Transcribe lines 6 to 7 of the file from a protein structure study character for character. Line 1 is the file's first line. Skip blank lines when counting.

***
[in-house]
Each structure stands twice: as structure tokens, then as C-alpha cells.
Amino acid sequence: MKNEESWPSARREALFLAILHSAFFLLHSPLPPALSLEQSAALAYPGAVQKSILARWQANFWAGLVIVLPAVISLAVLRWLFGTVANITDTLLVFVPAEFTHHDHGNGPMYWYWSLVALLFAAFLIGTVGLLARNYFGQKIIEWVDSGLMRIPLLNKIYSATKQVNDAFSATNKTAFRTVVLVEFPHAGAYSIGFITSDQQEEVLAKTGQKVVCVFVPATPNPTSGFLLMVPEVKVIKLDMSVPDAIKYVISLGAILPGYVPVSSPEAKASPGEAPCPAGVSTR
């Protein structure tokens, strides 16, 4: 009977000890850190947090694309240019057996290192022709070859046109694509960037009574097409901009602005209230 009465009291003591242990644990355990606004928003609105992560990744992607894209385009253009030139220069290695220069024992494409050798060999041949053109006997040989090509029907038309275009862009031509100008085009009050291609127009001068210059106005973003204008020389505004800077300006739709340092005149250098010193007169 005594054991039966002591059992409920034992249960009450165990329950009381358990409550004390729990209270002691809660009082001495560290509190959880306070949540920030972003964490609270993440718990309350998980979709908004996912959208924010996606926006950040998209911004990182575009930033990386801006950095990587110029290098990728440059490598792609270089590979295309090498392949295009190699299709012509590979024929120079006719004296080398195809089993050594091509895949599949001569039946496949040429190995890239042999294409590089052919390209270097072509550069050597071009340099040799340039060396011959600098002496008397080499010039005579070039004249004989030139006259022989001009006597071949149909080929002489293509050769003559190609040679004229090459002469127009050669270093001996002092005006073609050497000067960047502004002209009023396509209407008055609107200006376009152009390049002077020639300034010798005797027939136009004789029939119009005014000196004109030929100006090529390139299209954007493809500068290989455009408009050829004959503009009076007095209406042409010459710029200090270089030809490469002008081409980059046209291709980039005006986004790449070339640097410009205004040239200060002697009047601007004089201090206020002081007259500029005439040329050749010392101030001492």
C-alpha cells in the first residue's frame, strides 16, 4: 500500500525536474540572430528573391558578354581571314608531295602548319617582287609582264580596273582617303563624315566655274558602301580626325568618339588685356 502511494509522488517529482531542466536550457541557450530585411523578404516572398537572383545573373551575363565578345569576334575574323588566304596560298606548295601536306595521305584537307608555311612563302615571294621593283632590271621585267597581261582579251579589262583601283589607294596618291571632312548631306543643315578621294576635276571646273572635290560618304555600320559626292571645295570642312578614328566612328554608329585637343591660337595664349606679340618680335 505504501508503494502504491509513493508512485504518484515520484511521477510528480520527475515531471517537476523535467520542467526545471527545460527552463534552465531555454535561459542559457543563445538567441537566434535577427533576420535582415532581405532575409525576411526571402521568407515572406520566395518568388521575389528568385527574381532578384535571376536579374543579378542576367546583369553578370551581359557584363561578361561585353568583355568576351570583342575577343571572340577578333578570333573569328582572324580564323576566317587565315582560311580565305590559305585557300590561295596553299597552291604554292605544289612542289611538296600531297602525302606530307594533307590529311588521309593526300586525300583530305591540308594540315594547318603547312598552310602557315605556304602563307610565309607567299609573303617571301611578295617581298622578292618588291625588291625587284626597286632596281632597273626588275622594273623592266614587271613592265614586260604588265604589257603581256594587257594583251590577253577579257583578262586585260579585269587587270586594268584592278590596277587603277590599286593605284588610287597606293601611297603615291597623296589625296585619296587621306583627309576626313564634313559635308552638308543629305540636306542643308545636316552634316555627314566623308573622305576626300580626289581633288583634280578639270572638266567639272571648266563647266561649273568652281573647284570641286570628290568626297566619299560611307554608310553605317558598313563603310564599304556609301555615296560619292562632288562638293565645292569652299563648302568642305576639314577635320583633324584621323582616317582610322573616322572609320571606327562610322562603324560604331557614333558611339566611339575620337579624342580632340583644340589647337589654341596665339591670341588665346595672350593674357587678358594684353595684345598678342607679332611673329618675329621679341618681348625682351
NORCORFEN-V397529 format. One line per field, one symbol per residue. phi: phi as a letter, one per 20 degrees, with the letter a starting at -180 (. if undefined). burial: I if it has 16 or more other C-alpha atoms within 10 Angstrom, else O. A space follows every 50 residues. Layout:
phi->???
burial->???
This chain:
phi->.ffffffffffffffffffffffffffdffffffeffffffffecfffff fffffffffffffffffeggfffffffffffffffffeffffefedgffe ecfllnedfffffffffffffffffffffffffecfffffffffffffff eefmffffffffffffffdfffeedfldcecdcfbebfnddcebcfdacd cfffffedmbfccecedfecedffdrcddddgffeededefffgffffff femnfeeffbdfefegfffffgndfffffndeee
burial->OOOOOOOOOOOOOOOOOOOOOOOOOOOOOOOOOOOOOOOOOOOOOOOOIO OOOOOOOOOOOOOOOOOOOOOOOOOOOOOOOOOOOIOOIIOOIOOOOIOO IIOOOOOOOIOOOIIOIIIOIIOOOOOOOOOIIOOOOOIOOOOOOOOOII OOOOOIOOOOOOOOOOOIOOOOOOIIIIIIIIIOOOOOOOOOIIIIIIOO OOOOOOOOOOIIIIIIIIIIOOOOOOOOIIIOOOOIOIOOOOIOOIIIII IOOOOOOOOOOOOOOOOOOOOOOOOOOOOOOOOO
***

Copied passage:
NORCORFEN-V397529 format. One line per field, one symbol per residue. phi: phi as a letter, one per 20 degrees, with the letter a starting at -180 (. if undefined). burial: I if it has 16 or more other C-alpha atoms within 10 Angstrom, else O. A space follows every 50 residues. Layout:
phi->???